Ex vivo HRMAS MR spectroscopy improved line widths and line shapes in the spectra, compared with in vivo MR spectroscopy. Choline (Cho) detected in vivo corresponded to three different peaks ex vivo (glycerophosphocholine, phosphocholine [PCho], and Cho). Metabolite ratios from in vivo spectra correlated with ratios from ex vivo spectra (Pearson correlation coefficient range r = 0.72–0.91; p ≤ 0.01). Metabolite ratios from ex vivo spectra, such as PCho/total creatine (tCr) and lipid/tCr, correlated with the percentage of cancerous tissue and percentage of tumor necrosis, respectively (r = 0.84; p ≤ 0.001).
Conclusions. Agreement between in vivo and ex vivo MR spectroscopy indicates that ex vivo HRMAS MR spectroscopy can improve resolution of this modality and provide a link between in vivo MR spectroscopy and neuropathological analysis.
Peter J. Madsen, Vivek P. Buch, Jennifer E. Douglas, Arjun K. Parasher, David K. Lerner, Erin Alexander, Alan D. Workman, James N. Palmer, Shih-Shan Lang, Benjamin C. Kennedy, Arastoo Vossough, Nithin D. Adappa and Phillip B. Storm
Craniopharyngioma represents up to 10% of pediatric brain tumors. Although these lesions are benign, attempts at gross-total resection (GTR) can lead to serious complications. More conservative approaches have emerged but require adjuvant radiation. Endoscopic endonasal surgery (EES) aimed at GTR has the potential to result in fewer complications, but there has been limited comparison to open surgery. The authors performed a review of these two approaches within their institution to elucidate potential benefits and complication differences.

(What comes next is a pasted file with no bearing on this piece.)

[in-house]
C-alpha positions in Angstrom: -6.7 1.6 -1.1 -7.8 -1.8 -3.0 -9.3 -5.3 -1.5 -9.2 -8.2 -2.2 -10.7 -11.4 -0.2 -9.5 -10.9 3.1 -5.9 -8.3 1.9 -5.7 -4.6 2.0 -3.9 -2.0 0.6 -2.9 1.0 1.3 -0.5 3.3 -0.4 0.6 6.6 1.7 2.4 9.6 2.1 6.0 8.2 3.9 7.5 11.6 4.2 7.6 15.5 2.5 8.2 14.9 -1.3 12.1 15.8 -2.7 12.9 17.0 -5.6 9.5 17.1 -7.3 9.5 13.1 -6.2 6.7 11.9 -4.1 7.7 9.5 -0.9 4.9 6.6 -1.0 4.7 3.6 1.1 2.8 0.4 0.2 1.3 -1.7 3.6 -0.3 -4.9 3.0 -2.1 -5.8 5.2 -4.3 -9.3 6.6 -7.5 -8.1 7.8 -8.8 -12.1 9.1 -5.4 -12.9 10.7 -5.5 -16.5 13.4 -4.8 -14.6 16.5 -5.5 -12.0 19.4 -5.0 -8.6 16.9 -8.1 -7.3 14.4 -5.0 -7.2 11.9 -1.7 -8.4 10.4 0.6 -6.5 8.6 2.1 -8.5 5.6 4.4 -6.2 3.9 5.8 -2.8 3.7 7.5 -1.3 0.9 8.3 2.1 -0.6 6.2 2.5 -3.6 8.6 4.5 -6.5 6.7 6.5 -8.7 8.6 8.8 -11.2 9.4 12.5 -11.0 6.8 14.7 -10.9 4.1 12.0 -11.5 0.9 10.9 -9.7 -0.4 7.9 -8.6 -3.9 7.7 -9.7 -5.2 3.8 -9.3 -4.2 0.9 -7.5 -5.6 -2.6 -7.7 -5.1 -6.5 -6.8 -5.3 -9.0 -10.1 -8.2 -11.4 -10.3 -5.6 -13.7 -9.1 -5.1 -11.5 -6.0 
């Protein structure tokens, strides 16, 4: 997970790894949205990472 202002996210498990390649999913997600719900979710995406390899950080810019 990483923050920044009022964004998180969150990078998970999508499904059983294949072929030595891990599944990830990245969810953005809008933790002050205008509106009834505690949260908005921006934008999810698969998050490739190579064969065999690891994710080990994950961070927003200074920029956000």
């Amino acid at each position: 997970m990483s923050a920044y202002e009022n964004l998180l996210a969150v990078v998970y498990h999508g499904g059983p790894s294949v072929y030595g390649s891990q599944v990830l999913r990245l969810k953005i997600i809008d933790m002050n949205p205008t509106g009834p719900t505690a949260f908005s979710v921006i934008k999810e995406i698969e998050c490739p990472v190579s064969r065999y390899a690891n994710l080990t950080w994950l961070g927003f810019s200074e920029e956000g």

The authors performed a retrospective review of pediatric patients undergoing resection of craniopharyngioma at their institution between 2001 and 2017. Volumetric analysis of tumor size and postoperative ischemic injury was performed. Charts were reviewed for a number of outcome measures.
A total of 43 patients with an average age of 8.2 years were identified. Open surgery was the initial intervention in 15 and EES in 28. EES was performed in patients 3–17 years of age. EES has been the only approach used since 2011. In the entire cohort, GTR was more common in the EES group (85.7% vs 53.3%, p = 0.03). Recurrence rate (40% vs 14.2%, p = 0.13) and need for adjuvant radiation (20.0% vs 10.7%, p = 0.71) were higher in the open surgical group, although not statistically significant. Pseudoaneurysm development was only observed in the open surgical group. Volumetric imaging analysis showed a trend toward larger preoperative tumor volumes in the open surgical group, so a matched cohort analysis was performed with the largest tumors from the EES group. This revealed no difference in residual tumor volume (p = 0.28), but the volume of postoperative ischemia was still significantly larger in the open group (p = 0.004). Postoperative weight gain was more common in the open surgical group, a statistically significant finding in the complete patient group that trended toward significance in the matched cohort groups. Body mass index at follow-up correlated with volume of ischemic injury in regression analysis of the complete patient cohort (p = 0.05).
EES was associated with similar, if not better, extent of resection and significantly less ischemic injury than open surgery. Pseudoaneurysms were only seen in the open surgical group. Weight gain was also less prevalent in the EES cohort and appears be correlated with extent of ischemic injury at time of surgery.